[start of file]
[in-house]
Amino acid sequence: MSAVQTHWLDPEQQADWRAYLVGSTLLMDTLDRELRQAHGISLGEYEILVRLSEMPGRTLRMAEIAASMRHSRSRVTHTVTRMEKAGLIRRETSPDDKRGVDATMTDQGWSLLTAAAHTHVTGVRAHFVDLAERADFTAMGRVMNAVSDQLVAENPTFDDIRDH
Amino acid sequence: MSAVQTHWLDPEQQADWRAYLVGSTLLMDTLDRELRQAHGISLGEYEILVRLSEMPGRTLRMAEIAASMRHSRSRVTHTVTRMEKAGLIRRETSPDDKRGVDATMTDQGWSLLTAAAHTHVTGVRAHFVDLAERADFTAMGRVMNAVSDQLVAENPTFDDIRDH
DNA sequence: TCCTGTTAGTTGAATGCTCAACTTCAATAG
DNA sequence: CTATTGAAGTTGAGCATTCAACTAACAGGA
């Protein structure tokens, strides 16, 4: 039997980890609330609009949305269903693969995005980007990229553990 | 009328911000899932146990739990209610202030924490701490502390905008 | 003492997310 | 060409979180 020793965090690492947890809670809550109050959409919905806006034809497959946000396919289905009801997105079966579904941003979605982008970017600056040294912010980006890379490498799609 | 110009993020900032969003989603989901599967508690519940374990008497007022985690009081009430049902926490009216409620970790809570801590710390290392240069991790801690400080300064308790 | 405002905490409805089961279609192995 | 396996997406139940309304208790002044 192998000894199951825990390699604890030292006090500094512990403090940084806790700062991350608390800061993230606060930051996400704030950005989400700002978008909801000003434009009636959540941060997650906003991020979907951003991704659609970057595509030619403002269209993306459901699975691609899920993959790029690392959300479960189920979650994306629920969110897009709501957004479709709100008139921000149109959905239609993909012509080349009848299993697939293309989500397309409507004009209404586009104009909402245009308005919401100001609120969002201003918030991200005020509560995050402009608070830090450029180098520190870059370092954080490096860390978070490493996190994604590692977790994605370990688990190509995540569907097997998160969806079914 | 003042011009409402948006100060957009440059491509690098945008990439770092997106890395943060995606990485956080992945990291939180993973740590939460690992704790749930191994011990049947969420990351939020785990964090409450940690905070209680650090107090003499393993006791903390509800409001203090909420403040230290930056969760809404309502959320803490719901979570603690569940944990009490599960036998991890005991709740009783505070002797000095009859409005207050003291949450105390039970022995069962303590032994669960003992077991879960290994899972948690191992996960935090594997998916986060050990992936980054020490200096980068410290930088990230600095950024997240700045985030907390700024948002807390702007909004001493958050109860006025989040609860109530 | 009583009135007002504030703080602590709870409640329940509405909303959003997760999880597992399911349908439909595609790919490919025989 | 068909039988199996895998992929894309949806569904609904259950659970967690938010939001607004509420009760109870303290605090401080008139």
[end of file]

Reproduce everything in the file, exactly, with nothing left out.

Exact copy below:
[in-house]
Amino acid sequence: MSAVQTHWLDPEQQADWRAYLVGSTLLMDTLDRELRQAHGISLGEYEILVRLSEMPGRTLRMAEIAASMRHSRSRVTHTVTRMEKAGLIRRETSPDDKRGVDATMTDQGWSLLTAAAHTHVTGVRAHFVDLAERADFTAMGRVMNAVSDQLVAENPTFDDIRDH
Amino acid sequence: MSAVQTHWLDPEQQADWRAYLVGSTLLMDTLDRELRQAHGISLGEYEILVRLSEMPGRTLRMAEIAASMRHSRSRVTHTVTRMEKAGLIRRETSPDDKRGVDATMTDQGWSLLTAAAHTHVTGVRAHFVDLAERADFTAMGRVMNAVSDQLVAENPTFDDIRDH
DNA sequence: TCCTGTTAGTTGAATGCTCAACTTCAATAG
DNA sequence: CTATTGAAGTTGAGCATTCAACTAACAGGA
């Protein structure tokens, strides 16, 4: 039997980890609330609009949305269903693969995005980007990229553990 | 009328911000899932146990739990209610202030924490701490502390905008 | 003492997310 | 060409979180 020793965090690492947890809670809550109050959409919905806006034809497959946000396919289905009801997105079966579904941003979605982008970017600056040294912010980006890379490498799609 | 110009993020900032969003989603989901599967508690519940374990008497007022985690009081009430049902926490009216409620970790809570801590710390290392240069991790801690400080300064308790 | 405002905490409805089961279609192995 | 396996997406139940309304208790002044 192998000894199951825990390699604890030292006090500094512990403090940084806790700062991350608390800061993230606060930051996400704030950005989400700002978008909801000003434009009636959540941060997650906003991020979907951003991704659609970057595509030619403002269209993306459901699975691609899920993959790029690392959300479960189920979650994306629920969110897009709501957004479709709100008139921000149109959905239609993909012509080349009848299993697939293309989500397309409507004009209404586009104009909402245009308005919401100001609120969002201003918030991200005020509560995050402009608070830090450029180098520190870059370092954080490096860390978070490493996190994604590692977790994605370990688990190509995540569907097997998160969806079914 | 003042011009409402948006100060957009440059491509690098945008990439770092997106890395943060995606990485956080992945990291939180993973740590939460690992704790749930191994011990049947969420990351939020785990964090409450940690905070209680650090107090003499393993006791903390509800409001203090909420403040230290930056969760809404309502959320803490719901979570603690569940944990009490599960036998991890005991709740009783505070002797000095009859409005207050003291949450105390039970022995069962303590032994669960003992077991879960290994899972948690191992996960935090594997998916986060050990992936980054020490200096980068410290930088990230600095950024997240700045985030907390700024948002807390702007909004001493958050109860006025989040609860109530 | 009583009135007002504030703080602590709870409640329940509405909303959003997760999880597992399911349908439909595609790919490919025989 | 068909039988199996895998992929894309949806569904609904259950659970967690938010939001607004509420009760109870303290605090401080008139």